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Durham native awarded commendation medal for heroic actions
 
Published Sunday, May 2, 2021
by Gregory White, Navy Public Affairs

RALEIGH – Last December, a disgruntled man began tampering with electric boxes and shutting off power to various storefronts within a strip mall in Greensboro. The situation quickly escalated and the disgruntled man became a disgruntled shooter. He fired shots into Navy Recruiting Station Greensboro and the adjacent Marine Corps recruiting station.

Last month, Navy Utilitiesman Petty Officer 1st Class Ivey Brooks, a Durham native, and Operations Specialist Petty Officer 2nd Class Quincy Smith, from Barnesville, Georgia, were awarded Navy Commendation Medals for heroic action during the shooting. Their commitment to duty and application of their training led to police apprehension of the shooter quickly following the incident.

Brooks said Smith was on the intercom system speaking to a woman at the door while lights along the strip were being cut off. “She was from the learning center next door to us,” he said. “I heard her ask if our lights were on and then it was hard to hear because people were being loud, yelling in the background.”

Brooks proceeded outside to see what the lady was talking about. She informed him that someone was in the back cutting off power to the buildings. “We decided to watch our monitors for a bit,” said Smith. “Sure enough, after about five minutes, we saw a tall figure enter the screen and start messing with things behind our building.”

At that instance, Smith picked up the phone to call his chief and Brooks went to the back door to confront the man who claimed he was working. Brooks knew better and threatened to call the police if he didn’t leave. Soon thereafter, Brooks saw the man on the closed circuit television system walk past the front of the building and point a gun. Immediately, the two sailors heard the gunshots.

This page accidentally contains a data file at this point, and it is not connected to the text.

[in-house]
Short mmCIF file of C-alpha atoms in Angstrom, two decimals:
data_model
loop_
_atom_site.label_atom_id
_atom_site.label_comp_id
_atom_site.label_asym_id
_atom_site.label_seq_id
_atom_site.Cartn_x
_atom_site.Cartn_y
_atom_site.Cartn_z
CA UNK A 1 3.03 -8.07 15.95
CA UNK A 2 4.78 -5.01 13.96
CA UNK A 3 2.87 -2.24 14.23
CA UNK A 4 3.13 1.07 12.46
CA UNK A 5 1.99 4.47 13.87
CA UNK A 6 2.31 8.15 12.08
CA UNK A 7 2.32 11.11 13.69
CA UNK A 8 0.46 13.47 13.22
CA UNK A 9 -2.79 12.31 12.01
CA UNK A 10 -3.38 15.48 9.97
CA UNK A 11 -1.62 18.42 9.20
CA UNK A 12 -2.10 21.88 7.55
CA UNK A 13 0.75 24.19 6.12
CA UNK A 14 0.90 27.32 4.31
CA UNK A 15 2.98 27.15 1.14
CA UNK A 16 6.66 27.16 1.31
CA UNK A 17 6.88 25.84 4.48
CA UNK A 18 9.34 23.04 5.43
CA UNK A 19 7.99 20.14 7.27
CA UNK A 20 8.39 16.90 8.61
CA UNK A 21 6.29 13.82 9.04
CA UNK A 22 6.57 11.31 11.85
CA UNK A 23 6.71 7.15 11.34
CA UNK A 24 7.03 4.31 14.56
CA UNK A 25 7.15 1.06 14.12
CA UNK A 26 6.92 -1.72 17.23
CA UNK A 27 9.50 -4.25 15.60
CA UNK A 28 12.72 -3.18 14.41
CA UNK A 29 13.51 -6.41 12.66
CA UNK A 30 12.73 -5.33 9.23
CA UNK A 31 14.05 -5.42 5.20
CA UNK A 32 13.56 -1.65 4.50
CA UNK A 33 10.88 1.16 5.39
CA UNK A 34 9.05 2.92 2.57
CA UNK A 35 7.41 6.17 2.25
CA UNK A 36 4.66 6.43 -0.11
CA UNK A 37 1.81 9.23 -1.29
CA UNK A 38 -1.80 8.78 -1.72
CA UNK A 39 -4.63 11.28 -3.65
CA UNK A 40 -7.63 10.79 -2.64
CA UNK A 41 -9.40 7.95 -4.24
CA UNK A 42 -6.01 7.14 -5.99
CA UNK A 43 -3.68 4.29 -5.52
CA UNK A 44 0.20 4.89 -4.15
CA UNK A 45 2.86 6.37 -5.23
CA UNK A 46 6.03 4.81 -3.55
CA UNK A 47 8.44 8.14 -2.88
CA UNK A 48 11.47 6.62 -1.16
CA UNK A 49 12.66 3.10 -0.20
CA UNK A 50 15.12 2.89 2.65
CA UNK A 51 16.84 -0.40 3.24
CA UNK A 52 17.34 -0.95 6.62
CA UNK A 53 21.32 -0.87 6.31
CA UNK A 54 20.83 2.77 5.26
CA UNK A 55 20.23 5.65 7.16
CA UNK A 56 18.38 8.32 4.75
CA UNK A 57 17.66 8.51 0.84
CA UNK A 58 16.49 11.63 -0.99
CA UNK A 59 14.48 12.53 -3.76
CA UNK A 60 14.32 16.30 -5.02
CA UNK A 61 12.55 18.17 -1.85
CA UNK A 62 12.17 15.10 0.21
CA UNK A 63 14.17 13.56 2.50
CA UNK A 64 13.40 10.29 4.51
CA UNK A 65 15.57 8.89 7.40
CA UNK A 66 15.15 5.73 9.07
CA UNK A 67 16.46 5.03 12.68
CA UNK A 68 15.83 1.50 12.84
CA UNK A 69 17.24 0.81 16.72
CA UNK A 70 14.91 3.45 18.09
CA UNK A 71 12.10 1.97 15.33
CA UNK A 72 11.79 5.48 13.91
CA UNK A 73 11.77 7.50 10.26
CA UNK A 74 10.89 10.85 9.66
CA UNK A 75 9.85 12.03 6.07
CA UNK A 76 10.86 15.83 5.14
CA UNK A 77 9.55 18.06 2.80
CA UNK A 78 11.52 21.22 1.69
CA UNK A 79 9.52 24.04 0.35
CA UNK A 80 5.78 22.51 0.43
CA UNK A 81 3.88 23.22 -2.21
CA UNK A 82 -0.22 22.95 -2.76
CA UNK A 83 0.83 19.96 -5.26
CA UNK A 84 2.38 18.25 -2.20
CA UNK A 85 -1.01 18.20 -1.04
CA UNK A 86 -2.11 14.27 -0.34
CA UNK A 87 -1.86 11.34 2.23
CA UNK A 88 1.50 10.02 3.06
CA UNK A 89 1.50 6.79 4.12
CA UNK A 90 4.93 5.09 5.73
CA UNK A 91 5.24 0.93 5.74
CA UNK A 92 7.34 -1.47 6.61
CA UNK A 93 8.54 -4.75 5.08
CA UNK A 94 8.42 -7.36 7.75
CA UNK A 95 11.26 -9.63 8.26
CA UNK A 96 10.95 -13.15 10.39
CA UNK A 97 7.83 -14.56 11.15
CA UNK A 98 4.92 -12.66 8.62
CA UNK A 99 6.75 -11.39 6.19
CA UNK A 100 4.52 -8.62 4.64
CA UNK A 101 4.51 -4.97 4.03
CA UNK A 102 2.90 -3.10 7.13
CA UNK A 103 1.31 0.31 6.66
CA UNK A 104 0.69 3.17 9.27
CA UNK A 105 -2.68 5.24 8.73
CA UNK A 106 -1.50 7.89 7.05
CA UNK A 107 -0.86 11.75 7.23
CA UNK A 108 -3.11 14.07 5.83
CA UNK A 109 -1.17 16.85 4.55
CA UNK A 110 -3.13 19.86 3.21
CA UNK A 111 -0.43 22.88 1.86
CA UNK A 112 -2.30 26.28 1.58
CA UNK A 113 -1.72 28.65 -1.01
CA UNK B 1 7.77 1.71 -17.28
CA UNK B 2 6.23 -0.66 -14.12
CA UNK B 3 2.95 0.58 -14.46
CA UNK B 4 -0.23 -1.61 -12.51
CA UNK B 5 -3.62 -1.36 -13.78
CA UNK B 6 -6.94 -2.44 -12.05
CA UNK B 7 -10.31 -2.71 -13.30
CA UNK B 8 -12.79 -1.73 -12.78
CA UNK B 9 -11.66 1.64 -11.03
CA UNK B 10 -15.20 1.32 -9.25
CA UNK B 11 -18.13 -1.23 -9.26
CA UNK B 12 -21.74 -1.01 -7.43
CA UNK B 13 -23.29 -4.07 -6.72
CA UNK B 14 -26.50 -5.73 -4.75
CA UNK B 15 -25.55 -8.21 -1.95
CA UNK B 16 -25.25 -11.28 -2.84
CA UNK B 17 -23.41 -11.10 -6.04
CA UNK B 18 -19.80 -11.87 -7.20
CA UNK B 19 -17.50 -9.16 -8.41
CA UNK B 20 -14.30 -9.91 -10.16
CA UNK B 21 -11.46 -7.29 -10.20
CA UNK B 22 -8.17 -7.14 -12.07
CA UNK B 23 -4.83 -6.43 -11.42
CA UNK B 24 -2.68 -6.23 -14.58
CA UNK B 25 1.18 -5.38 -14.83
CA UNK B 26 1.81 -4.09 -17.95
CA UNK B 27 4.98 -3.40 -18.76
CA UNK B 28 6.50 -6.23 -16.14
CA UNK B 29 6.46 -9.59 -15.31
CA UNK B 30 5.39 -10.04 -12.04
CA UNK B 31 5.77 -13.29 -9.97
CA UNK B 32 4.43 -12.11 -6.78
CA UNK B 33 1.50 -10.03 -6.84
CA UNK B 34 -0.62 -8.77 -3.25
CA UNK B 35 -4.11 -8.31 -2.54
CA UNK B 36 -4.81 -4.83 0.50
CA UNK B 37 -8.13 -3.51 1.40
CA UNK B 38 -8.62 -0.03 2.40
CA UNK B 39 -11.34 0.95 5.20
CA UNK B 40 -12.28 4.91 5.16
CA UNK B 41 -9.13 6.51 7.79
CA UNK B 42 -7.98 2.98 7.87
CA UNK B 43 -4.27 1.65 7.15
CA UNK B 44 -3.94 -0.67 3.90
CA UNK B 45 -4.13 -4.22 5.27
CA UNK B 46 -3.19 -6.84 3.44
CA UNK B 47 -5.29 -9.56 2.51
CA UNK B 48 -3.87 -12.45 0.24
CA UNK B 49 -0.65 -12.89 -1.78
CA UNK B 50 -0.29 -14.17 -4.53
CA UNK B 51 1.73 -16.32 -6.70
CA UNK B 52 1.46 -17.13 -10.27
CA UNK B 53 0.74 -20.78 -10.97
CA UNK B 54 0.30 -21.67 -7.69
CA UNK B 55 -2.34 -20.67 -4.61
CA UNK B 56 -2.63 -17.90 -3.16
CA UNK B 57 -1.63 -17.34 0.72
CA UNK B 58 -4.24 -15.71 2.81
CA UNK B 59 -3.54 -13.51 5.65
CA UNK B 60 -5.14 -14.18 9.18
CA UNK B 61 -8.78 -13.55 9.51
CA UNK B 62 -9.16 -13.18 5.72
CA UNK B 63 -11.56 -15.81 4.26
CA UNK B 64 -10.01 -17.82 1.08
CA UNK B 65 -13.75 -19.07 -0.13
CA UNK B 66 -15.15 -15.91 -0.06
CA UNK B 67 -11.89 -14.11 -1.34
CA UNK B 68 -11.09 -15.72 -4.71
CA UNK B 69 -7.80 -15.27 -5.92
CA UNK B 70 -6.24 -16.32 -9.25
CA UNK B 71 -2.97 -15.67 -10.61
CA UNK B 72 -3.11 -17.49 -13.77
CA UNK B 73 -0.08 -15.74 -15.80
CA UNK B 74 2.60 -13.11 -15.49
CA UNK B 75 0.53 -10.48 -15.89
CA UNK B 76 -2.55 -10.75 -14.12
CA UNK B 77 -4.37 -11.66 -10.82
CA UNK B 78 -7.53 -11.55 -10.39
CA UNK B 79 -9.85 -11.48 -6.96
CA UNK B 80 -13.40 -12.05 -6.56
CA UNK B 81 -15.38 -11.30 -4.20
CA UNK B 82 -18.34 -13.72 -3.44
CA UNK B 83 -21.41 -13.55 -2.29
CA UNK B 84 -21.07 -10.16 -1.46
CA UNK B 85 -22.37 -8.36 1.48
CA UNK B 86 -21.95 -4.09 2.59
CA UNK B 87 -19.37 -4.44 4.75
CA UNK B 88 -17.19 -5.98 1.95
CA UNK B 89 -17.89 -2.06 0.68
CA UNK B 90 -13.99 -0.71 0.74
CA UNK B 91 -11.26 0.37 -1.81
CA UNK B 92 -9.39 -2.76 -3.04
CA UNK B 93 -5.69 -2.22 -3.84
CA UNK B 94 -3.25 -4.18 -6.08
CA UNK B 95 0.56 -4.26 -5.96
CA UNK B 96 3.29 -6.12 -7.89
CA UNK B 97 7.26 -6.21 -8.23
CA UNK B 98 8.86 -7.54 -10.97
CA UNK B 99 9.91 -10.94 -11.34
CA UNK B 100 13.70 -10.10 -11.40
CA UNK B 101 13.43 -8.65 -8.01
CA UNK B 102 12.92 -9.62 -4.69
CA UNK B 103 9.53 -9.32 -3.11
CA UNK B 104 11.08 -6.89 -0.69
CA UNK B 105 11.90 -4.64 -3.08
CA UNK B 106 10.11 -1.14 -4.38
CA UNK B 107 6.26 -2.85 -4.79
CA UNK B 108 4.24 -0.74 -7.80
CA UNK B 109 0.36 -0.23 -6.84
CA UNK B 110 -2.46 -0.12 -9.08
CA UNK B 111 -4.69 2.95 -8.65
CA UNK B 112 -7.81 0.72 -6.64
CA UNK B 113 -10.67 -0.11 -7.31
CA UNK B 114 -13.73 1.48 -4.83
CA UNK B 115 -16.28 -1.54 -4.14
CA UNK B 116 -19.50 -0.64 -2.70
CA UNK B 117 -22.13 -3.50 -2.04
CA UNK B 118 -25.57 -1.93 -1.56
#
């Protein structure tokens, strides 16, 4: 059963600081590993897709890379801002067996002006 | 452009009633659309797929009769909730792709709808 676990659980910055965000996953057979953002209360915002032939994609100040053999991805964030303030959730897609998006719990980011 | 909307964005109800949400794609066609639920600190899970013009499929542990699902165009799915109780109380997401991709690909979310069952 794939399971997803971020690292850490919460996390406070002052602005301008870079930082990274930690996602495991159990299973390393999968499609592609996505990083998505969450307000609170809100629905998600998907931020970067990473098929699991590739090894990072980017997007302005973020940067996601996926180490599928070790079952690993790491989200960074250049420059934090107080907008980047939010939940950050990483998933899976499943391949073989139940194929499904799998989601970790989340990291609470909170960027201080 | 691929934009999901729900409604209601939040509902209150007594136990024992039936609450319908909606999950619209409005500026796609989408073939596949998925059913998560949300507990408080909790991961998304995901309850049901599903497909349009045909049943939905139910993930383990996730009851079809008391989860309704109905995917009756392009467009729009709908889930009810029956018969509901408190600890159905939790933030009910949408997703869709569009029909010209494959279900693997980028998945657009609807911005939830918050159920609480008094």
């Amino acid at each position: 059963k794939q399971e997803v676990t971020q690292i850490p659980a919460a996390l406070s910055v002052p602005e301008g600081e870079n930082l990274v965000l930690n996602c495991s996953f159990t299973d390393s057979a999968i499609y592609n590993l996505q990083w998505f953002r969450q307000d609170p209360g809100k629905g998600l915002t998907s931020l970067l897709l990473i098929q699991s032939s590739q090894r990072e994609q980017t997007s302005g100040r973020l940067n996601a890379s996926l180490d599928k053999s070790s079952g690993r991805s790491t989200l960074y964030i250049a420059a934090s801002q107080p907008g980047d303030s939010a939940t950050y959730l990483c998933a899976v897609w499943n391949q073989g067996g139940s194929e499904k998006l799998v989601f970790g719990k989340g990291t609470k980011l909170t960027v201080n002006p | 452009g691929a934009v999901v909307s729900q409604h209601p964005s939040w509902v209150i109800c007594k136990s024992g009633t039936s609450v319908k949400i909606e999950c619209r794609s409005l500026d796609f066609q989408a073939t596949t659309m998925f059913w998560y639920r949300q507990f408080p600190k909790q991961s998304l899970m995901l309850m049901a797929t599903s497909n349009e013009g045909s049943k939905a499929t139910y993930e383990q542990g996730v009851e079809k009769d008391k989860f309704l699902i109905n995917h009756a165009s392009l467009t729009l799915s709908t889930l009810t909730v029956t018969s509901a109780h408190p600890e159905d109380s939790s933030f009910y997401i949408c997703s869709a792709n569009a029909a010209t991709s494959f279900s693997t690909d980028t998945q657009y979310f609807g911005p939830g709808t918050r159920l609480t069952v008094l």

“I heard Brooks say, ‘they shooting!’” said Smith. “Then I just remembered my training. I got down low and made my way to a safe place where I could make the phone calls I needed to make.”

Brooks got himself into position to see the CCTV monitor. To his surprise, the shooter was still standing out front, smoking a cigarette, following the shots fired. “I could tell he was nervous,” said Brooks. “But he just stood there for like five minutes. We were able to give the police a full and complete detailed description of the guy.”

Local law enforcement arrived on the scene and quickly apprehended the shooter in a nearby parking lot. No one was injured during the shooting. However, it was an incident neither service member could have anticipated and neither will forget.

They also did not anticipate they’d be receiving Navy Commendation Medals for their roles in bringing the shooter to justice. “I don’t feel like a hero,” said Brooks. “We just did what we were supposed to do.”

Added Smith:  “Heroes are the people I read about and I look up to. But I never imagined someone might consider me one someday myself.”

Navy Recruiting Command consists of a command headquarters, three Navy Recruiting Regions, 26 NTAGS and 64 Talent Acquisition Onboarding Centers that serve more than 1,000 recruiting stations around the world. Their mission is to attract the highest quality candidates to assure the ongoing success of America’s Navy.

 

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